Difference between revisions of "Staphylococcal scalded skin syndrome"

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*[[Toxic Shock Syndrome]]
*[[Toxic Shock Syndrome]]
*[[Drug eruption]]
*[[Drug rash]]
*[[Pemphigus vulgaris]]
*[[Pemphigus vulgaris]]

Revision as of 17:35, 31 October 2019


  • Caused by Staph aureus
  • Most patients <2yr old, nearly all <6 yr old

Clinical Features

  • Rash progresses from erythroderma to extensive areas of exfoliation
  • Systemic symptoms (malaise, fever, irritability, skin tenderness) are common
  • Nikolsky sign (separation of epidermis when pressure is applied) is present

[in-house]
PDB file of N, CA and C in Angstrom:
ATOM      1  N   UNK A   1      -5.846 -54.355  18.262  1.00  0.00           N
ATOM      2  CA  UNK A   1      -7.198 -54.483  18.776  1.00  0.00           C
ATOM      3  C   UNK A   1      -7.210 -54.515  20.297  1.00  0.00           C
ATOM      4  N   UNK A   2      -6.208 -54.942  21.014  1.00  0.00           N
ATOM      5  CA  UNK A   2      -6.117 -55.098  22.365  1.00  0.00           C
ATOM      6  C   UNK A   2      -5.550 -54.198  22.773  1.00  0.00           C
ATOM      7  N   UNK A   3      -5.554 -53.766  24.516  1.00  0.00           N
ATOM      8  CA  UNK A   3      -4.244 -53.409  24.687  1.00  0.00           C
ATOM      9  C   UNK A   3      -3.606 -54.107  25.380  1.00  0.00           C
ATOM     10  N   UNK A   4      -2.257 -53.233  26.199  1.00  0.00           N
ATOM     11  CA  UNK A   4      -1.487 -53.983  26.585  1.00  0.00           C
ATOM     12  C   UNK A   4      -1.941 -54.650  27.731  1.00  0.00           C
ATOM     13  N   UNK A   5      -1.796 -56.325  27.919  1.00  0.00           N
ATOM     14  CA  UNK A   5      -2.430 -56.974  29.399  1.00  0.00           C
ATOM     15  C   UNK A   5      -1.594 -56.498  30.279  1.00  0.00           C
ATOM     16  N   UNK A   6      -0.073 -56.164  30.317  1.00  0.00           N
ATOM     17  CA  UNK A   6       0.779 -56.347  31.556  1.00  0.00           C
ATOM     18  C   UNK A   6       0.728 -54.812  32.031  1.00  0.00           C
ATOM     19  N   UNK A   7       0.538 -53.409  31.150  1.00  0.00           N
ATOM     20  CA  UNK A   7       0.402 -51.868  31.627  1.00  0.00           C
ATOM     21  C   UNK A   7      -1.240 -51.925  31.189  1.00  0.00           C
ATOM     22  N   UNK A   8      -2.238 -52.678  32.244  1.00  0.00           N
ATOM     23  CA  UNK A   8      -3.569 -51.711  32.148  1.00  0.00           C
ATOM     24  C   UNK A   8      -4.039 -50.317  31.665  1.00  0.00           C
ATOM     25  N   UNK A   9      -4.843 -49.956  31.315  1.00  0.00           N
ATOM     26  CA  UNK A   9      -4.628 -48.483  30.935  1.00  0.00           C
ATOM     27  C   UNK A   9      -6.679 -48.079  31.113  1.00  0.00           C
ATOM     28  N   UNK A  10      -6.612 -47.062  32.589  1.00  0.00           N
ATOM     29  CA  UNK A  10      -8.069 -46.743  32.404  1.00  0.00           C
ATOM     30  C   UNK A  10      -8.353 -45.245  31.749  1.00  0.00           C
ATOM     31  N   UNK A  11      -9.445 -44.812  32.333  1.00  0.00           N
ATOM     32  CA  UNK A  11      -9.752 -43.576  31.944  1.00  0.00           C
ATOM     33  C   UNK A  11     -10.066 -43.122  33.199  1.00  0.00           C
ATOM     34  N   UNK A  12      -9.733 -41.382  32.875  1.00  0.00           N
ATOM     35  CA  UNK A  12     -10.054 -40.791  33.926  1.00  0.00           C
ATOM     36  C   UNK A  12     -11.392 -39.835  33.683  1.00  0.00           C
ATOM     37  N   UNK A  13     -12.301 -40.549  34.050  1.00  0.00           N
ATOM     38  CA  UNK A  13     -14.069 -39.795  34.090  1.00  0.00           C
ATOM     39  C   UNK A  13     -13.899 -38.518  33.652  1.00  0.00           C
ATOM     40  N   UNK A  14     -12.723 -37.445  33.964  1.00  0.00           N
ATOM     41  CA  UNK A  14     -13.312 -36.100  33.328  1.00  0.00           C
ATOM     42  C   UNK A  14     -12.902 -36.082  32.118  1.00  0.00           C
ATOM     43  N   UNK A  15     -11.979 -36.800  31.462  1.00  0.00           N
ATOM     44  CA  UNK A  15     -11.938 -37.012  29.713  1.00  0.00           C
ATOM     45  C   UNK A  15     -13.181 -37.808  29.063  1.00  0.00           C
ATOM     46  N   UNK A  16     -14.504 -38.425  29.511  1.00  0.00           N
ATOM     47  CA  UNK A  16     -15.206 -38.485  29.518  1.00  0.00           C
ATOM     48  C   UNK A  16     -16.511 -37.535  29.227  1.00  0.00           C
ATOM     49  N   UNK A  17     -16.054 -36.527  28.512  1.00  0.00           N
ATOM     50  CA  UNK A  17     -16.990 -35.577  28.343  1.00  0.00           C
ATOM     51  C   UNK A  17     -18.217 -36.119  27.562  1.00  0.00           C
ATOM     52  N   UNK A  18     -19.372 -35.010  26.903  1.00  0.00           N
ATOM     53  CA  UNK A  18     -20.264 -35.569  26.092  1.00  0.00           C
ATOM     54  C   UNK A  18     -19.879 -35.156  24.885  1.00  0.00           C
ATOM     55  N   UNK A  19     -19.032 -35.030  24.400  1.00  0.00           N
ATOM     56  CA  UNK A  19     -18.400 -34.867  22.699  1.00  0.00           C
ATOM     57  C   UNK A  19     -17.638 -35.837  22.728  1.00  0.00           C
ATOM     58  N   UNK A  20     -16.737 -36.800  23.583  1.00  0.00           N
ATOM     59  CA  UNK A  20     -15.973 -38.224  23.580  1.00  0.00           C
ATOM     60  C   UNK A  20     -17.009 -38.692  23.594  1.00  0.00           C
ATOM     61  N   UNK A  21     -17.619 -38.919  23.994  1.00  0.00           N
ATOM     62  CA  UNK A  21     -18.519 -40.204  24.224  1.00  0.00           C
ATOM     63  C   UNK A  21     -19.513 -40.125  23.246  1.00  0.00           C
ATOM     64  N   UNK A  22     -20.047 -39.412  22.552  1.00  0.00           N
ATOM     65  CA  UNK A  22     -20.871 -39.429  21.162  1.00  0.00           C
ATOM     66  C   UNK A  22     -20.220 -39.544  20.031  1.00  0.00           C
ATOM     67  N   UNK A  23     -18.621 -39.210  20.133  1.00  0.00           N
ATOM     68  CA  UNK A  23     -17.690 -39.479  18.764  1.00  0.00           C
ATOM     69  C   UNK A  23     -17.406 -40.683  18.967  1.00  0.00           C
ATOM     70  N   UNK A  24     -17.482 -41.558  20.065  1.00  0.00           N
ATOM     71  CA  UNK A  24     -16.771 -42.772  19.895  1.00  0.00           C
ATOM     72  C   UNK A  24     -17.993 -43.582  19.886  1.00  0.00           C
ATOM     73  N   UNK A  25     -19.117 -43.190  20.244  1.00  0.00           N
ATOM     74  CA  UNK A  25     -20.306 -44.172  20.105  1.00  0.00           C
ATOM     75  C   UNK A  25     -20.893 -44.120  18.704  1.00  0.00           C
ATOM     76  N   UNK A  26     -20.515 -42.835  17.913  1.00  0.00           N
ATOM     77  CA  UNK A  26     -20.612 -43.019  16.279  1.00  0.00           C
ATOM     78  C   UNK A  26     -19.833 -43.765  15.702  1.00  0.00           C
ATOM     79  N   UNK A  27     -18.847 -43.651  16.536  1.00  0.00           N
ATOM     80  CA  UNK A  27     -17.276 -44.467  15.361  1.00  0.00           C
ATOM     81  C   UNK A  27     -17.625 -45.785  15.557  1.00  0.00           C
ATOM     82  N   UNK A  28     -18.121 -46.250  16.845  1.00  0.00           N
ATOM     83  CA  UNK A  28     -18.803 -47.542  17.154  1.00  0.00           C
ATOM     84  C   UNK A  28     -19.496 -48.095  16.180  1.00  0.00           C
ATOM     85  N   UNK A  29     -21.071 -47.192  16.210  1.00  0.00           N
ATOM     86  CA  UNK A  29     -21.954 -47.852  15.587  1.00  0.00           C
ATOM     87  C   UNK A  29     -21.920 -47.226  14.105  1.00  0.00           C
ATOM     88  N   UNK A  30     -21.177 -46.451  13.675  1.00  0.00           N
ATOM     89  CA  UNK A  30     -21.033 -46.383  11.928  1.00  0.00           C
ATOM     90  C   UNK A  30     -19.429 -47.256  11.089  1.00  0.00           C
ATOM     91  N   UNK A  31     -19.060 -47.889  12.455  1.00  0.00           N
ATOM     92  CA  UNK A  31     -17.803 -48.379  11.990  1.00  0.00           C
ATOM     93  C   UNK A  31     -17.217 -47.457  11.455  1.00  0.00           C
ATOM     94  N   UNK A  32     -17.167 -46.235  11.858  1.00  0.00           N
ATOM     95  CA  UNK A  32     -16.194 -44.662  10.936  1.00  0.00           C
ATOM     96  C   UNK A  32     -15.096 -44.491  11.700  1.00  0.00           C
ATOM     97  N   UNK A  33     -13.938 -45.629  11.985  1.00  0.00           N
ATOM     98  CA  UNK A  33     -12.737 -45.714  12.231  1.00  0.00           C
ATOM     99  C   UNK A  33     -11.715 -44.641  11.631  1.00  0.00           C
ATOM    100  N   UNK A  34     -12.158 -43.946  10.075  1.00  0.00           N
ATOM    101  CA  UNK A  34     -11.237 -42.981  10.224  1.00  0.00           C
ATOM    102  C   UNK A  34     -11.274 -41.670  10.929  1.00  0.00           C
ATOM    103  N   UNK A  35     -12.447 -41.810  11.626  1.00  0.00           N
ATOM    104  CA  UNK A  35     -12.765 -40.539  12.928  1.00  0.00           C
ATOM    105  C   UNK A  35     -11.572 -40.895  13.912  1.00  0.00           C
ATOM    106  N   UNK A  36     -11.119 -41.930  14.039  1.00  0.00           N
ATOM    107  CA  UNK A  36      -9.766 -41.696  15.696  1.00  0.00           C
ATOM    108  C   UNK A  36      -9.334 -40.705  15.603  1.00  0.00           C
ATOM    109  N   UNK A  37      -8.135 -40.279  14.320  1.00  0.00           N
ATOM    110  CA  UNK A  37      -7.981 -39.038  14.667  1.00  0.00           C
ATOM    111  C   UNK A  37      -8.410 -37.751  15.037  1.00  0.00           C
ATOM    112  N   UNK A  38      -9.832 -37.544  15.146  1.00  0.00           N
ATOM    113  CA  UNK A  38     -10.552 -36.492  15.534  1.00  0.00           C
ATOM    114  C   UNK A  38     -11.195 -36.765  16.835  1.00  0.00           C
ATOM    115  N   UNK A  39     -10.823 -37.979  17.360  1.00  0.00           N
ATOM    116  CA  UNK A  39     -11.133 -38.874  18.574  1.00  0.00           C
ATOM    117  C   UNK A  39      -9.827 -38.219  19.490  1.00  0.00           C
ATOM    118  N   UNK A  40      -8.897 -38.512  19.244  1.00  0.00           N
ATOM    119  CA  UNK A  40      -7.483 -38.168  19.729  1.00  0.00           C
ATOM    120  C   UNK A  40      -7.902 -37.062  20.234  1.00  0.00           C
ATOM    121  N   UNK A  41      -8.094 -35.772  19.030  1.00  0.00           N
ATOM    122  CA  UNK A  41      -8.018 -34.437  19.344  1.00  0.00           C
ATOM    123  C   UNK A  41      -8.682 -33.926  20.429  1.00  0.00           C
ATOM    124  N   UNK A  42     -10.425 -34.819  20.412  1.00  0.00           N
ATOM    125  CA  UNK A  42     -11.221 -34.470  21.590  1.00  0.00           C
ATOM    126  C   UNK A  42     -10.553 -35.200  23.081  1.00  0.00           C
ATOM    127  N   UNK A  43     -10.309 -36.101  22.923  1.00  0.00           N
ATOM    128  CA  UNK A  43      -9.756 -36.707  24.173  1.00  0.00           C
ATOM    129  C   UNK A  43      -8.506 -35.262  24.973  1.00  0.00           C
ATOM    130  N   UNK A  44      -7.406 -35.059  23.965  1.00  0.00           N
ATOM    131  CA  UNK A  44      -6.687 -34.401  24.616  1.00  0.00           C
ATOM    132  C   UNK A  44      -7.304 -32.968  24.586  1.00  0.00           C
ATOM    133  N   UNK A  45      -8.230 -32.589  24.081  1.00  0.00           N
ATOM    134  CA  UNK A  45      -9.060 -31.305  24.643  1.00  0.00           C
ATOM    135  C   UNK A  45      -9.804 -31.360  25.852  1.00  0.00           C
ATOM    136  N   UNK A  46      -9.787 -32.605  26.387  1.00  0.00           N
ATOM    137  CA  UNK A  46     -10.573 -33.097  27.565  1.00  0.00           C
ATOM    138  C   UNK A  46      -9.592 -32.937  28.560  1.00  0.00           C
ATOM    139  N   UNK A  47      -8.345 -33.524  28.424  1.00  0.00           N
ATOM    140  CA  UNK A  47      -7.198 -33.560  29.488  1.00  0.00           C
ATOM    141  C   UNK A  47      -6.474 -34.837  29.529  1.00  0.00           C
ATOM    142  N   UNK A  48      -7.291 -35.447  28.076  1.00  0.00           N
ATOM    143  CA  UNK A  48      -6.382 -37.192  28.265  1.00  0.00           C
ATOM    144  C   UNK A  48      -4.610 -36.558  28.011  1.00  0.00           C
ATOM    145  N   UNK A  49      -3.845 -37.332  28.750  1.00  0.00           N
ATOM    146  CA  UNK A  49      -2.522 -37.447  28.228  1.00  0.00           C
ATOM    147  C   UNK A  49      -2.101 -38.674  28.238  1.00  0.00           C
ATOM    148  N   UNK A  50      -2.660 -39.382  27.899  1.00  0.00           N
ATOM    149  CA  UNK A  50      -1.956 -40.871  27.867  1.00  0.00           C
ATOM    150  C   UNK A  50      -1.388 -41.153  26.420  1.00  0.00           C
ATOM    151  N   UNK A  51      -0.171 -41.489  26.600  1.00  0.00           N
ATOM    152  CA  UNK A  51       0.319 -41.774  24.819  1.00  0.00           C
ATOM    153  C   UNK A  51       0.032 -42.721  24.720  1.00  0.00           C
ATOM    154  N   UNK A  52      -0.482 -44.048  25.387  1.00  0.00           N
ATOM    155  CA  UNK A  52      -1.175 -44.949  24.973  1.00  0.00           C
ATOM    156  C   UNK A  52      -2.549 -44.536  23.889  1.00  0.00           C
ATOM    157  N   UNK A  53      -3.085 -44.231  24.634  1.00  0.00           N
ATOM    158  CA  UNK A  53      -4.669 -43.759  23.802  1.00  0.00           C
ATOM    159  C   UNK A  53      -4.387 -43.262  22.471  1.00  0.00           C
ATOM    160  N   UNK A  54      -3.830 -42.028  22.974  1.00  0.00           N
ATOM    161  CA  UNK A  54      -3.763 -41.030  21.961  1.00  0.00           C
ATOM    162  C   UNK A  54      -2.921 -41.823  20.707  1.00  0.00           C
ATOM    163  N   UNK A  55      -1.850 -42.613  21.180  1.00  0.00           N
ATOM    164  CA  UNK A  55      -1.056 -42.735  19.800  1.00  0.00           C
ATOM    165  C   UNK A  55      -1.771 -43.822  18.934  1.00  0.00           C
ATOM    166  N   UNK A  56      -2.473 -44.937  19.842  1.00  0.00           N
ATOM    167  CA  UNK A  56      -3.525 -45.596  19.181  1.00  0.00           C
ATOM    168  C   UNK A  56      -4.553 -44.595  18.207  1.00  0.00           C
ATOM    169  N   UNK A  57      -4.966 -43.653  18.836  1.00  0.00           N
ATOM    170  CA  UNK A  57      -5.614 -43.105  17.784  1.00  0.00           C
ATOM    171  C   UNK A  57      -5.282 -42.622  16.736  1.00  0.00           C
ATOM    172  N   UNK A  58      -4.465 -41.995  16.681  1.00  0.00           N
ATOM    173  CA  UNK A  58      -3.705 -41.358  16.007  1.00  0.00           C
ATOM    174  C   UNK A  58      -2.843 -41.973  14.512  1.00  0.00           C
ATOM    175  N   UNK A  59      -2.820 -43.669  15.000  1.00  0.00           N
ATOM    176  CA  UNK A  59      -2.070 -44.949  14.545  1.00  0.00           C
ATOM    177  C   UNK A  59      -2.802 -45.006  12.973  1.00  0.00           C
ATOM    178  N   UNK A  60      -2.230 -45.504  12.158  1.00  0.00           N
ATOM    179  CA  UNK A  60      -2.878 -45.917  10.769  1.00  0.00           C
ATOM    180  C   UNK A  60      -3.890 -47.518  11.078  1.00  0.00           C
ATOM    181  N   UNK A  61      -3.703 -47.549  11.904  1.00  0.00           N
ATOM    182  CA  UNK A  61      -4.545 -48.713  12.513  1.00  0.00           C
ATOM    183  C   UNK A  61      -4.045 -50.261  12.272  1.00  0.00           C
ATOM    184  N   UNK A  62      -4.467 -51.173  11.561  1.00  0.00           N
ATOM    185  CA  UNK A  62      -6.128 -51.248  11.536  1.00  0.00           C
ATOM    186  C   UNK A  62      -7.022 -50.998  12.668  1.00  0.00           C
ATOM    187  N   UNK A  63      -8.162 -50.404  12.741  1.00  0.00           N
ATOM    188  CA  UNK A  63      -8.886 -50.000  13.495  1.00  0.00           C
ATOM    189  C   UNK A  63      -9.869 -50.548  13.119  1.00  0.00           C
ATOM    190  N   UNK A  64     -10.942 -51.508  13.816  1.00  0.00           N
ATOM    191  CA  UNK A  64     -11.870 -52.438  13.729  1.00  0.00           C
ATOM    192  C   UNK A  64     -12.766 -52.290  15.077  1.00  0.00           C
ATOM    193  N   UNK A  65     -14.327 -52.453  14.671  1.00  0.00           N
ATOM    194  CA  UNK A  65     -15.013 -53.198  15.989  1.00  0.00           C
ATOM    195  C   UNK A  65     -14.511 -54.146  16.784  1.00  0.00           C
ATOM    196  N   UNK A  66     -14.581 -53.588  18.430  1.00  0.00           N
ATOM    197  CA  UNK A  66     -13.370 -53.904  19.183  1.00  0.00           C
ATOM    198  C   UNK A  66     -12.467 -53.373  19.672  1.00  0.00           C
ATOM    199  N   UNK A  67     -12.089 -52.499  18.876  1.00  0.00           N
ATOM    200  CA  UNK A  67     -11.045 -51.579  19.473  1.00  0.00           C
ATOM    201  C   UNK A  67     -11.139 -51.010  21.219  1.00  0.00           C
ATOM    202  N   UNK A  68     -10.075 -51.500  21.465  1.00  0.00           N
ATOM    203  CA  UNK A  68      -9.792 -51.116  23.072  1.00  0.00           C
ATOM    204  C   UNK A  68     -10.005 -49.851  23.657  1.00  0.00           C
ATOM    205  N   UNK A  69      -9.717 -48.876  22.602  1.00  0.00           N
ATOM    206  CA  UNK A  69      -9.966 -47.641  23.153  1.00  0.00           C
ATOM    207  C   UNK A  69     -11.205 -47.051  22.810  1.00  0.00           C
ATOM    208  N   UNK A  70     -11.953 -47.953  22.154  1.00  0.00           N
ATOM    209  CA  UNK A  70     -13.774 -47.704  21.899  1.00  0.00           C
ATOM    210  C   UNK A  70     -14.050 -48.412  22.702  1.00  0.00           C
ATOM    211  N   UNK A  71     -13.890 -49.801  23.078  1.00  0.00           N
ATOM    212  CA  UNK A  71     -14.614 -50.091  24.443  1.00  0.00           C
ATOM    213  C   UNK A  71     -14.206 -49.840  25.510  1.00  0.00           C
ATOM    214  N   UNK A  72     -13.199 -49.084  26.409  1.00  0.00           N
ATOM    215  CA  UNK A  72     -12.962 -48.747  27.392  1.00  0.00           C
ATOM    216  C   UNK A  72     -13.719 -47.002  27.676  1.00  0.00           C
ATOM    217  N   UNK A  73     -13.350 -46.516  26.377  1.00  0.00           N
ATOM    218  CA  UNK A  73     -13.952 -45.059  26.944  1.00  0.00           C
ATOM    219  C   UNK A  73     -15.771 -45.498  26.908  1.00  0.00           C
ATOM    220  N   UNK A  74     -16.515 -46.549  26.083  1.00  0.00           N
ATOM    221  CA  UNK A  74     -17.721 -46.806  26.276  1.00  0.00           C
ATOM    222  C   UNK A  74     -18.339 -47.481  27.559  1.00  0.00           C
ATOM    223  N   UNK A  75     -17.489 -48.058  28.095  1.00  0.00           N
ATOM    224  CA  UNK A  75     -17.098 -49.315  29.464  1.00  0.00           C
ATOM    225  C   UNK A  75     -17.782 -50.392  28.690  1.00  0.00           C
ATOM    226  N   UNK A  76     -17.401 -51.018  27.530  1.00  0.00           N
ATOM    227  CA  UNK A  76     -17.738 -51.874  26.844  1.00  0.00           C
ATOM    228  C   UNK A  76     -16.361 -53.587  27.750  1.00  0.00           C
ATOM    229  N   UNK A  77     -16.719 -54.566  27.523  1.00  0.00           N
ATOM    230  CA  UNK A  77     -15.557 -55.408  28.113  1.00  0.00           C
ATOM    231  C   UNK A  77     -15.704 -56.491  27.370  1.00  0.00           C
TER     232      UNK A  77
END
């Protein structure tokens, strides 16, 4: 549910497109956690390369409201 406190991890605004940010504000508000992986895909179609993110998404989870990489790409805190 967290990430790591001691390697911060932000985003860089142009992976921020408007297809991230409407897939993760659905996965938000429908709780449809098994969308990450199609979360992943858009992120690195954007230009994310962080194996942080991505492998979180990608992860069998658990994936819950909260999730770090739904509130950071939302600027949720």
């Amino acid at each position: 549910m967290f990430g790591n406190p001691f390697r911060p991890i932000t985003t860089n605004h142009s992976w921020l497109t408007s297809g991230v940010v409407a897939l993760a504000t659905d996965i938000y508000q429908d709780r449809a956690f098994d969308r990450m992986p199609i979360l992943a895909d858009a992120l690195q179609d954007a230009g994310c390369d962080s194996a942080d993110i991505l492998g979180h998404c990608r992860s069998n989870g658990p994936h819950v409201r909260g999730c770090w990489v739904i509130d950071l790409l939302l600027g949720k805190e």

• No mucous membrane involvement (differentiate from SJS/TENS)

Differential Diagnosis

Erythematous rash


  • PCR for toxin if available
  • CBC - leukocytosis, though normal WBC level oftenly
  • ESR elevation
  • Monitor electrolytes, renal function closely in severe disease
  • Blood cultures variably positive (more often pos in adults)
  • CXR to rule out pneumonia


Antibiotic Options


  • Transfer to burn center if diffuse
  • Localized infection may discharge home with follow up

See Also


  1. Randall WK et al. Staphylococcal Scalded Skin Syndrome Workup. eMedicine. Oct 28, 2015. http://emedicine.medscape.com/article/788199-workup.